Expat Chat: Interview with a US expat in Serbia

In Expat Kids, Personal stories by Carole Hallett Mobbs2 Comments

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Laura shares her expat life

What is your name? Laura Dennis

Where are you originally from? I grew up on the East Coast of the United States, went to grad school in Southern California where I promptly decided I no further need of seasons.

Where are you living now? The very much “four-seasoned” Belgrade, Serbia.

How long have you lived there? I can’t believe it will be three years in July.

Where did you live before that? Los Angeles.

What made you decide to make the move? My husband and I had two small children and we wanted to simplify our lives and be closer to his parents.

Why did you pick this country? Serbia (which is in Southern Europe, not to be confused with Siberia) is the homeland of my husband, who grew up in Belgrade.

What are your future plans? Good question. We’d planned to return this year, but now it’s kind of up-in-the-air. My kids – daughter age five and son age three, are deeply immersed in their little preschool lifestyle; they speak fluent Serbian, are really happy and are thriving. We’re simply scared to disrupt all that at this point.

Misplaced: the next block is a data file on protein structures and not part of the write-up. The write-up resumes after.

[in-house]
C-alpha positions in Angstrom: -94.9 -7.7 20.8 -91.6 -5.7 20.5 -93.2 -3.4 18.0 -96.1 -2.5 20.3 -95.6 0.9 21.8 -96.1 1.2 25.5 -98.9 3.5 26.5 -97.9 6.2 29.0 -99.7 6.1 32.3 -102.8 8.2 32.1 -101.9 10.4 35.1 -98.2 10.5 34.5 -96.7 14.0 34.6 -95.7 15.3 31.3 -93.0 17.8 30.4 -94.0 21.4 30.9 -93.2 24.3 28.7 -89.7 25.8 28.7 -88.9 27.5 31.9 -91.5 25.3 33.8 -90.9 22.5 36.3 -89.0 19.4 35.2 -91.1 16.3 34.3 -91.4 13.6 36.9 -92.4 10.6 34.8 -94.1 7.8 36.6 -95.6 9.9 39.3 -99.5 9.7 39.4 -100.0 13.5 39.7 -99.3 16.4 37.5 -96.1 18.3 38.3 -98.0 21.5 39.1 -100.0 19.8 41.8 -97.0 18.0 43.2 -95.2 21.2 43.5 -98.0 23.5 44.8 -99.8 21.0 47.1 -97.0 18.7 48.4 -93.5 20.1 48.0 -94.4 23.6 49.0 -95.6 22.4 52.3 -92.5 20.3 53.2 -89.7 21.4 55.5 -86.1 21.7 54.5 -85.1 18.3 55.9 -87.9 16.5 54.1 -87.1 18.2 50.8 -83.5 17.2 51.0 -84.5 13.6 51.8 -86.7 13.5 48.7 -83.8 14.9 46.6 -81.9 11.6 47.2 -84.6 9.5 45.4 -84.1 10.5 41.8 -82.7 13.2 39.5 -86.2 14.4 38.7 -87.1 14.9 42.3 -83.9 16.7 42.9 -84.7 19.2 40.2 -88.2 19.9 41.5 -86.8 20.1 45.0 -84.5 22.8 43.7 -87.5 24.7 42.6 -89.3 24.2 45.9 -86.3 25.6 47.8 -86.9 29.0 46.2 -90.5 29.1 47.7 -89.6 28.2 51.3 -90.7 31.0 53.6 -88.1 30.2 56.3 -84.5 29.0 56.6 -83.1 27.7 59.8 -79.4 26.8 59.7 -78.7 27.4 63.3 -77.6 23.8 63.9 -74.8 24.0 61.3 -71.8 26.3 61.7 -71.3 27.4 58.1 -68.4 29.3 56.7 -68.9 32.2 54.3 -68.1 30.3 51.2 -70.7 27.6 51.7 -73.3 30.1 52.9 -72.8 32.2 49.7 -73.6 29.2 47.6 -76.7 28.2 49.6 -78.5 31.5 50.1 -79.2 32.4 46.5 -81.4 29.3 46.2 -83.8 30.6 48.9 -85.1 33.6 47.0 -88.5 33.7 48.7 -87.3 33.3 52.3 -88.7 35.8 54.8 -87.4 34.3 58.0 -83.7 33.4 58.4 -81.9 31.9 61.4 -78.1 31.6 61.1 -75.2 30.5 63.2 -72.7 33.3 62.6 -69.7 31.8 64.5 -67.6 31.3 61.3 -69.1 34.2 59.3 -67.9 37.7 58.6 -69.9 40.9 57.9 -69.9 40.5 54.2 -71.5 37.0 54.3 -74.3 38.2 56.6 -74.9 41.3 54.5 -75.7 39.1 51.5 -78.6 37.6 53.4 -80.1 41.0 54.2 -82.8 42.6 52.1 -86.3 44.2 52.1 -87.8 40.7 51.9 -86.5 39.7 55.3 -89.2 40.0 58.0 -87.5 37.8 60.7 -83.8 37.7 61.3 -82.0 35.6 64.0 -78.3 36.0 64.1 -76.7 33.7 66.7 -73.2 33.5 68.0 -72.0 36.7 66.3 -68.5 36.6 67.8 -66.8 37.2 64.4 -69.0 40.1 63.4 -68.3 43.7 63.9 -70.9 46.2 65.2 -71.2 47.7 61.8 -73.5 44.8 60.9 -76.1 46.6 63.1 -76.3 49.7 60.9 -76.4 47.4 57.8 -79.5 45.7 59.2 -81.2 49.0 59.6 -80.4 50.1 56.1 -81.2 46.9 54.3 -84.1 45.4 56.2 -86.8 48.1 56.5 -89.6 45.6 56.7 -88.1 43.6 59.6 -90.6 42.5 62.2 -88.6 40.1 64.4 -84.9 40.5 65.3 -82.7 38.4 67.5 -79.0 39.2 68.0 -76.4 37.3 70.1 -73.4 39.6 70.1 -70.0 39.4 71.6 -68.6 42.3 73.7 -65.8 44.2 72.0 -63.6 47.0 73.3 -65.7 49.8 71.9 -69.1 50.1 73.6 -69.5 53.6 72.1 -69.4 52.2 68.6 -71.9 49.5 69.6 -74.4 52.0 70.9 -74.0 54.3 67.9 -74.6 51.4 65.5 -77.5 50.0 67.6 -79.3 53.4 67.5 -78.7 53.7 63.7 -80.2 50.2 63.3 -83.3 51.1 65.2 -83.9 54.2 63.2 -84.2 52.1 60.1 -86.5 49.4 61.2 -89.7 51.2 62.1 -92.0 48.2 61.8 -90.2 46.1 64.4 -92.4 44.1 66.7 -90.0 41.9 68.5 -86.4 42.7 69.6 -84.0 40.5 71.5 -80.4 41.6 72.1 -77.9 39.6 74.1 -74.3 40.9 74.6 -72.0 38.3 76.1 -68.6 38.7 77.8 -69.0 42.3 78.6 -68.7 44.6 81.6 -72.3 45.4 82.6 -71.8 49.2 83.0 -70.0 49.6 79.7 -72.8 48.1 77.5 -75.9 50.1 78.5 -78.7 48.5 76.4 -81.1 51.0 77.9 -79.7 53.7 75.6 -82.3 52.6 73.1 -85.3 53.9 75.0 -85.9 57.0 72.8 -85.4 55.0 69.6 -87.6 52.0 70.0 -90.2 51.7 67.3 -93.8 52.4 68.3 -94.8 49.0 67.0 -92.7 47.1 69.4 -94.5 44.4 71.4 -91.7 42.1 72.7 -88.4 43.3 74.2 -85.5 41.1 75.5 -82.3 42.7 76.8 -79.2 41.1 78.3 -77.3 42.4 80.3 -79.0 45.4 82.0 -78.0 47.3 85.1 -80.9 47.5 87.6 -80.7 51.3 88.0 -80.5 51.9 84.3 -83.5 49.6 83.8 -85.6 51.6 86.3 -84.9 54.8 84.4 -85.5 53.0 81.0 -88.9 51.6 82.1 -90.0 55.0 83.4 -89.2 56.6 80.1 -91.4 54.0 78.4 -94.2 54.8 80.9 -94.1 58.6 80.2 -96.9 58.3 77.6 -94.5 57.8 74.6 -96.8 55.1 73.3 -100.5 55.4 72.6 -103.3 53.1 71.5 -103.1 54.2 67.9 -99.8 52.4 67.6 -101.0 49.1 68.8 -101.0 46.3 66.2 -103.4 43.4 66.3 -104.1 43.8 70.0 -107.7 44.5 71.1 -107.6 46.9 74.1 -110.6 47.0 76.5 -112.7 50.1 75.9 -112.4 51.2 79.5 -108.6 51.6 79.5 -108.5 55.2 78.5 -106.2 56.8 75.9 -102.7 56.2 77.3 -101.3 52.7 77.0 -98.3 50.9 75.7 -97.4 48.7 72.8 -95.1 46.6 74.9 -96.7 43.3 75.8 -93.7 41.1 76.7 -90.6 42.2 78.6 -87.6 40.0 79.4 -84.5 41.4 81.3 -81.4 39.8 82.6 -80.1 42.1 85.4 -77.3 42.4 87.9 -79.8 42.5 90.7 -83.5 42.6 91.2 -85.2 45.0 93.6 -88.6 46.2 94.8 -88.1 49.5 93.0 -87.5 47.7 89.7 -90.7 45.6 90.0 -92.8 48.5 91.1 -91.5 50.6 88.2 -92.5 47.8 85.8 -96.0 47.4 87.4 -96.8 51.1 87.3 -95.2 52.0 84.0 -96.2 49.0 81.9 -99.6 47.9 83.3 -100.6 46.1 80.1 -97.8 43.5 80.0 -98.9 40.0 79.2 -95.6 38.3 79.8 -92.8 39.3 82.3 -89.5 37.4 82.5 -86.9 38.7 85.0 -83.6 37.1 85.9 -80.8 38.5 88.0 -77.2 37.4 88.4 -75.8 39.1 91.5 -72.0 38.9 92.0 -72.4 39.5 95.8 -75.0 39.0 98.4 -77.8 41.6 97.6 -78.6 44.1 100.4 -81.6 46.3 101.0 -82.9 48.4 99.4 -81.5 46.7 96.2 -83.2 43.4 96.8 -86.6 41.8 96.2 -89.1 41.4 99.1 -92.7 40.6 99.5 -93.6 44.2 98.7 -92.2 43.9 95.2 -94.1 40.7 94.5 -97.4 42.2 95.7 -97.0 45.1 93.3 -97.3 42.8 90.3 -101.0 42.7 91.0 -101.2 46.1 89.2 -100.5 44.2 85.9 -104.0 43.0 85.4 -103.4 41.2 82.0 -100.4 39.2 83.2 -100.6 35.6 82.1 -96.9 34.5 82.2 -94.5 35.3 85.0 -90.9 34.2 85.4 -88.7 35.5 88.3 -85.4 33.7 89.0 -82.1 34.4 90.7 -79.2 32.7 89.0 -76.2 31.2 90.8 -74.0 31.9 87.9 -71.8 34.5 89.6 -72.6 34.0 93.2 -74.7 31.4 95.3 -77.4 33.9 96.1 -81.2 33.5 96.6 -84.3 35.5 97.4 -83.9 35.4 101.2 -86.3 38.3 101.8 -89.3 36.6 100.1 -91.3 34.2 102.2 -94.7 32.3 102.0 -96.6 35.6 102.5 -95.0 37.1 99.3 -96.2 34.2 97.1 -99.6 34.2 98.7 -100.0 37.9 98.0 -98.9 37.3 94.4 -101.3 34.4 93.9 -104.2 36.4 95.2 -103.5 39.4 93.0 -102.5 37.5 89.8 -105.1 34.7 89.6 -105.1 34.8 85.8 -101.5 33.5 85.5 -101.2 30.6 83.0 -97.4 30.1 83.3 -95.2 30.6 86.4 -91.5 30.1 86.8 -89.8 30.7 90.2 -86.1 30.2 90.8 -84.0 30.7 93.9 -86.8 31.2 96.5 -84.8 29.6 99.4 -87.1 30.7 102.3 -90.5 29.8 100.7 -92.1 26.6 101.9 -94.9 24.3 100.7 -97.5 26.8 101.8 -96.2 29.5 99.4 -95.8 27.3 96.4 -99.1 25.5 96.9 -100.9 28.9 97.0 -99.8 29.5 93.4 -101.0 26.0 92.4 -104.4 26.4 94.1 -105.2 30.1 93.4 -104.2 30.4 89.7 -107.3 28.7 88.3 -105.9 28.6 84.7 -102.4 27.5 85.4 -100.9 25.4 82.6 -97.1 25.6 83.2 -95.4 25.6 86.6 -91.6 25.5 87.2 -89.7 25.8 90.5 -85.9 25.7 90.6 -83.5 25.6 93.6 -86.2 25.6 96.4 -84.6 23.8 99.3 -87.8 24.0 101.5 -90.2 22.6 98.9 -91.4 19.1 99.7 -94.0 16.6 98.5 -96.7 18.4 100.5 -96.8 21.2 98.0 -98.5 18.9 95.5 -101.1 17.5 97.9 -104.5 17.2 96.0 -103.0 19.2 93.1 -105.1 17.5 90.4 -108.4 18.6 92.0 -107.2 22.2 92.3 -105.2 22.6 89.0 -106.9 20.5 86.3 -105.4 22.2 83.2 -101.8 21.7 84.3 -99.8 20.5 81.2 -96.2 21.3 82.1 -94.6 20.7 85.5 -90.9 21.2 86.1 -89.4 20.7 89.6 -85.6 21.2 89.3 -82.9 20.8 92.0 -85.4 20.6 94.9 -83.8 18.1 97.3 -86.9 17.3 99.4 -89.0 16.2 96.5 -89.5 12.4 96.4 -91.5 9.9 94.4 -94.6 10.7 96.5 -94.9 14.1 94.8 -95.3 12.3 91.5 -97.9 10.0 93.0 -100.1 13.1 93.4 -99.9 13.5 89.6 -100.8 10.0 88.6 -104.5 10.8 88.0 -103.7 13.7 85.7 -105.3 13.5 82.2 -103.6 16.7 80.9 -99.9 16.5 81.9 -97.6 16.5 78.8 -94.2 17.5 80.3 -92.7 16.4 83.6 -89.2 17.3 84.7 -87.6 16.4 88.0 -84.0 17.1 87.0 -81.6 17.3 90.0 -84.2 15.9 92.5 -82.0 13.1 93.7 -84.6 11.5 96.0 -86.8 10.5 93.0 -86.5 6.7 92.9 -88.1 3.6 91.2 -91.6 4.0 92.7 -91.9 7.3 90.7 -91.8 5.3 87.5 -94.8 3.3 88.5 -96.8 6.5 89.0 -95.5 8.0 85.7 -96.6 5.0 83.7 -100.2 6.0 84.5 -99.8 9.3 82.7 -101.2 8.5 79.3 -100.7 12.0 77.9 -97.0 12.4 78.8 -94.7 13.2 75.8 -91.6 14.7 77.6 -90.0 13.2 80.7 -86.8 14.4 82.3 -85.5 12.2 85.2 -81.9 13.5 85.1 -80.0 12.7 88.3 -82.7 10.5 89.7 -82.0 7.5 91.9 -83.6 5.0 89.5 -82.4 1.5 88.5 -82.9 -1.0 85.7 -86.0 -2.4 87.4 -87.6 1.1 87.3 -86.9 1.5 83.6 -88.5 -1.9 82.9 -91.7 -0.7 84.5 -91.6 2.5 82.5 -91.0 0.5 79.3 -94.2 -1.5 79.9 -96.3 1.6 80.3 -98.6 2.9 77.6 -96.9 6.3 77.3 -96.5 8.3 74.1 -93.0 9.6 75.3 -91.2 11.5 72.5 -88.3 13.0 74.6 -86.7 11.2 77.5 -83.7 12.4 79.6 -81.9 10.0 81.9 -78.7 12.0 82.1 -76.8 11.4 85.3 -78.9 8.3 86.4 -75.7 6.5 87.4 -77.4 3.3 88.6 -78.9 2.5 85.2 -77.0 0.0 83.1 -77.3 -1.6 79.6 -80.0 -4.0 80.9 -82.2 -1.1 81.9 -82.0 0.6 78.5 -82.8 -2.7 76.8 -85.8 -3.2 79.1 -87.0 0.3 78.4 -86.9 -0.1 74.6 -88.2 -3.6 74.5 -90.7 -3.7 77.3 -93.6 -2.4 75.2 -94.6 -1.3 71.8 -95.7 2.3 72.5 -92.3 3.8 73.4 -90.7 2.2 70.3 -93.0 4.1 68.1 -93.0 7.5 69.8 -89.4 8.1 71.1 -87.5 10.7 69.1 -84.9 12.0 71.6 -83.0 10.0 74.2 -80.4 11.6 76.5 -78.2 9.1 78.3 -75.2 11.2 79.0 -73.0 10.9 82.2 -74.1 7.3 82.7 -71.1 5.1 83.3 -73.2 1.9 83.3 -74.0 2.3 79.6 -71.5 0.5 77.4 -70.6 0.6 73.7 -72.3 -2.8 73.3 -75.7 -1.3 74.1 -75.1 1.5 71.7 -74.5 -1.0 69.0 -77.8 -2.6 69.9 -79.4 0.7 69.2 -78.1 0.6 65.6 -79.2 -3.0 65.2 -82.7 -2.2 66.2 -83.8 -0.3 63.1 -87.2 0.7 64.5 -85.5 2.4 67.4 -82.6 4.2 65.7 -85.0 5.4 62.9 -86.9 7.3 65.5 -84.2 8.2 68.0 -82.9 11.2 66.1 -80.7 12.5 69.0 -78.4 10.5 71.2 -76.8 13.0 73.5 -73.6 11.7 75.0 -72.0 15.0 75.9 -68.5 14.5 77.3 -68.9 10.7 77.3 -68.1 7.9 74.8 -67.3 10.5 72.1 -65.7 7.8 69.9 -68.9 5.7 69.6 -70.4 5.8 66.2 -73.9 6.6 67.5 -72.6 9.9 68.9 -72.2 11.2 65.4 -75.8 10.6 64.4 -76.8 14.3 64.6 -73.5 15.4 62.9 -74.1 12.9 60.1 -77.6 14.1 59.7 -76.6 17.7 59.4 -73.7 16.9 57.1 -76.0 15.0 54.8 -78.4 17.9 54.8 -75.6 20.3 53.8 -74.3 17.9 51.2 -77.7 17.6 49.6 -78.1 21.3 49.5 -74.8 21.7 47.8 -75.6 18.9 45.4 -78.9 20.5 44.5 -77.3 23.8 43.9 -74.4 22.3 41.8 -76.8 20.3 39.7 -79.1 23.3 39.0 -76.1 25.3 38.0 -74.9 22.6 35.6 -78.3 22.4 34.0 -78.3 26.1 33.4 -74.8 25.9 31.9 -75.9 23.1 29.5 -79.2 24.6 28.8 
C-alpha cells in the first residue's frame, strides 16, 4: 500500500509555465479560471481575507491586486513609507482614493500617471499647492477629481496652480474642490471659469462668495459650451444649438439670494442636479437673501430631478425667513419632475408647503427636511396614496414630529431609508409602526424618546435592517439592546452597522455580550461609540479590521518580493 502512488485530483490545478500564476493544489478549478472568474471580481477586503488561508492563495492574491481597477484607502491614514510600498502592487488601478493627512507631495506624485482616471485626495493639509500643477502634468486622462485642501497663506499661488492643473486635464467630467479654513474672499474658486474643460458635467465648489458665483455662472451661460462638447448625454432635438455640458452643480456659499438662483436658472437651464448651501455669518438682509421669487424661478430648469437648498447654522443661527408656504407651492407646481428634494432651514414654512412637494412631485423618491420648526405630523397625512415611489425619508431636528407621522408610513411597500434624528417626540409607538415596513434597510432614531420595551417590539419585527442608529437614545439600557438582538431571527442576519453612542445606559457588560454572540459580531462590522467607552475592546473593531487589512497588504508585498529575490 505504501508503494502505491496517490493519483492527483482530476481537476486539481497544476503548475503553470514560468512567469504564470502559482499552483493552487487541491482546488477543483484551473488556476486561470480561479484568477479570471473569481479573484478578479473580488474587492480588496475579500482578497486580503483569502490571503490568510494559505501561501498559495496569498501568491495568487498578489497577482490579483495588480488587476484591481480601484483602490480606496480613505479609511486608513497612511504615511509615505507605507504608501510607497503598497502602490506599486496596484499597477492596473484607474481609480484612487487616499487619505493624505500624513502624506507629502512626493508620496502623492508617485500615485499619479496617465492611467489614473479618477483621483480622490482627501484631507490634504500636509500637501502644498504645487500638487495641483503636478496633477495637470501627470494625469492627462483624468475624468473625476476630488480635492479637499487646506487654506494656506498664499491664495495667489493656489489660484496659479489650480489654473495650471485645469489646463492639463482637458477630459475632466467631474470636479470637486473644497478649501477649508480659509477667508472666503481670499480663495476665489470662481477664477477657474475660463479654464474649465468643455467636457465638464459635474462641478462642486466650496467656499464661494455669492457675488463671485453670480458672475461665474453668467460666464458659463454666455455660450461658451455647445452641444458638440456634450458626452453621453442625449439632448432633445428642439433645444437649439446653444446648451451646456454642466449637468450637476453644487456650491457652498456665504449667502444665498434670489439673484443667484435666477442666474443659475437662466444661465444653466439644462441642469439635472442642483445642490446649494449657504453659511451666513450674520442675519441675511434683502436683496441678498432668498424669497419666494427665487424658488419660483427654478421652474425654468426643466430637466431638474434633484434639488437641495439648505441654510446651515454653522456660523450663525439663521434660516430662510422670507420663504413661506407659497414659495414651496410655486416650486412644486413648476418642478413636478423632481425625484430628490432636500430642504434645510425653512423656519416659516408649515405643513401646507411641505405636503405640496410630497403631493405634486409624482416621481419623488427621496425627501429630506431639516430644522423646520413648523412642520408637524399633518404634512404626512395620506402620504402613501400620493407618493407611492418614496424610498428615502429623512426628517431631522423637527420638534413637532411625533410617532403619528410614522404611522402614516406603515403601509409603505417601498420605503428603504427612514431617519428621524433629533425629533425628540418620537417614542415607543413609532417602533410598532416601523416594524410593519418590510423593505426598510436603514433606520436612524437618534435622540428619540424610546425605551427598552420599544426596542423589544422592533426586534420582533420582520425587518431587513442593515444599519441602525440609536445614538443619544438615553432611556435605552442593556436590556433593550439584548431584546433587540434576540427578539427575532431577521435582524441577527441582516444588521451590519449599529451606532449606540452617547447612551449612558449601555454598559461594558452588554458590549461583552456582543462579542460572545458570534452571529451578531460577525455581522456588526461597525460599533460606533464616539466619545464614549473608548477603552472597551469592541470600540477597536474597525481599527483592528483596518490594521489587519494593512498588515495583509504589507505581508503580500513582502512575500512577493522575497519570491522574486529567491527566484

Expat childrenHow have your children adapted to your move? My son, M was only six months old when we moved from LA to Belgrade, so he pretty much has never known anything but life in Serbia. My daughter, D, is different. We left when she was two-and-a-half, and she remembers our house in California, and her friends. She had more trouble adapting to the food and the Serbian adult penchant for doing everything for your child. D is very independent. From a young age she insisted on dressing herself, feeding herself and would not tolerate an adult simply taking over “her task.”

The other big change was my very verbal English speaking toddler attended a Serbian preschool, where the teacher spoke absolutely no English. It was hard for D, who was used to being able to communicate. Even asking another child to share or if she could join in their play was hard. But now, native speakers consider her to speak as well as a Serbian child her age.

Do you speak the local language? If so, how long did it take you to learn it? Um, can I say, in my defence? Serbian is a very tough language. I speak Serbian well enough to get through my day, but my 5-year-old daughter is much better and she helps me translate.

Have your children learned the language? What method of language learning worked best for them? We went with full immersion. My kids go to a completely Serbian vrtic, or preschool, where only Serbian is spoken the entire day.

What three personality characteristics would you consider are necessary for a success expat life? Adaptability, resilience and a healthy sense of humor.

What do you miss? Target, definitely trips to Target. Which is exactly why I’m not making any drama about not moving back; it’s a pretty superficial “miss” on my part. Of that I’m aware.